Shabazz: People like Abdul Rasheed in Madeleine; he is deceased now. And Marlon Charles, Kestor Lendore, Jinelle James, Izler Browne… We would go to the primary schools every year and recruited a bunch of players who we would train four days a week—outside of the federation [programme]—until they reached the under-15 bracket. So these players came through some kind of development programme.
This programme went on until about 2011/2012 [when I went to coach in Guyana]. So until the establishment of the TTFA’s Elite Development Programme [in 2017], there had not been a specific group doing technical development with female players. And remember with our female players we are already starting well behind North America because of the age that they start to play…
Wired868: When you say across the country, can you be more specific? Did we have someone in Tobago? How did we get a Kennya Cordner? And how was this funded?
Shabazz: We had Corbin Cooper in Tobago and Arnold Murphy in south. We had Slim Andelucio in Toco. We had point people across the country who had a common interest and a common desire to develop the women’s game. For six months in 2000, we trained four days a week just doing technical development.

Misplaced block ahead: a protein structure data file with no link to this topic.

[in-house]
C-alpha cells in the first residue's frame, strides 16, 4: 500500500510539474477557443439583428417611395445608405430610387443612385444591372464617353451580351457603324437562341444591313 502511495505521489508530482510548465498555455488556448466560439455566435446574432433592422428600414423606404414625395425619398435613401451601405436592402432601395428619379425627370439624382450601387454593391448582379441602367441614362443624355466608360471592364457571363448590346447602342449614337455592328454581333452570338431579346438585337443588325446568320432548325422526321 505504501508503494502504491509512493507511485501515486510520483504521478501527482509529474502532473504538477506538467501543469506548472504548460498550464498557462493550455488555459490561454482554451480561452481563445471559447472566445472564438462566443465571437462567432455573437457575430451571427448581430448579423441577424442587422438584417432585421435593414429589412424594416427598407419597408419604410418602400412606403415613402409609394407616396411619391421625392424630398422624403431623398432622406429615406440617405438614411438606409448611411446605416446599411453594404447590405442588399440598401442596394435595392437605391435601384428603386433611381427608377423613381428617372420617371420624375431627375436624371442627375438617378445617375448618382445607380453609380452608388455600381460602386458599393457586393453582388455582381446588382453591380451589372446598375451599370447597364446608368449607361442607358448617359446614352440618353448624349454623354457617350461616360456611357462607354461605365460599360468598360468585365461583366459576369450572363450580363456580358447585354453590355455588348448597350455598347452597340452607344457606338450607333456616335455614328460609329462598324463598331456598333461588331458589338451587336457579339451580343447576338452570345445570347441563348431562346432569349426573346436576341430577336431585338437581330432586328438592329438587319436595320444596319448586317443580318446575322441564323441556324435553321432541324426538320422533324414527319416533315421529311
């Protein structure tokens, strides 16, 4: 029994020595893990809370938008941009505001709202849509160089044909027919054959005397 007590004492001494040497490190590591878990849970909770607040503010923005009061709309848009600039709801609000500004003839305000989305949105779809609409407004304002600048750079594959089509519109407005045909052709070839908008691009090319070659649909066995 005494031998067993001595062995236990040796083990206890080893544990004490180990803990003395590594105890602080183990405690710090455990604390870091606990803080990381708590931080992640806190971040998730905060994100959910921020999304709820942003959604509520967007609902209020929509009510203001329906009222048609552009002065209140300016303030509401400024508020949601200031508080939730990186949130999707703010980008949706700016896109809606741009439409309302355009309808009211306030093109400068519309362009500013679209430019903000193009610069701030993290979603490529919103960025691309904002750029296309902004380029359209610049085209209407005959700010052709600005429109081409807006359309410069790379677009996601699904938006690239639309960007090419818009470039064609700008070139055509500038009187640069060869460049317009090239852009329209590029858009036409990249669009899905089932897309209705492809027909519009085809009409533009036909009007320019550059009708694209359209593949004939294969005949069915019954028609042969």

The biggest problem was transport to get the children to come to training. We used to train at Carib ground and at UWI. We approached [former Director of Sport and Physical Education at UWI] Dr Iva Gloudon and she brought everybody together and made us develop a strategic plan and then she went and found the money for meals for the girls after training. Also some of the senior players like Izler would put money for transport and we would tell the girls if you don’t have the money for transport, borrow the money.
This is where we saw girls like Maylee Attin-Johnson, Tasha St Louis, Dernelle Mascall and Ahkeela Mollon emerge. They never missed a session. We trained four days a week from 4pm to 6pm and three months would pass and they would never miss a session.
Maylee was 13 years old then, some were 14. None were over 15. We contacted Bertille St Clair in Tobago and he put us in touch with Corbin Cooper. And this is how we get the Forbes sisters who came as two 12 year olds. They would come on a weekend and stay at my home. There were seven tobago players. There was Candice—I can’t remember her surname—Karyn Forbes, Kimika Forbes, Kennya Cordner and several others. One or two of them had a place to stay in Trinidad and the rest would stay be me.
I remember to get them to come the former head of the THA, Orville London—he was a journalist then—went and spoke to their parents because they didn’t want to send them to Trinidad at first.
Wired868: Did the THA pick up the costs?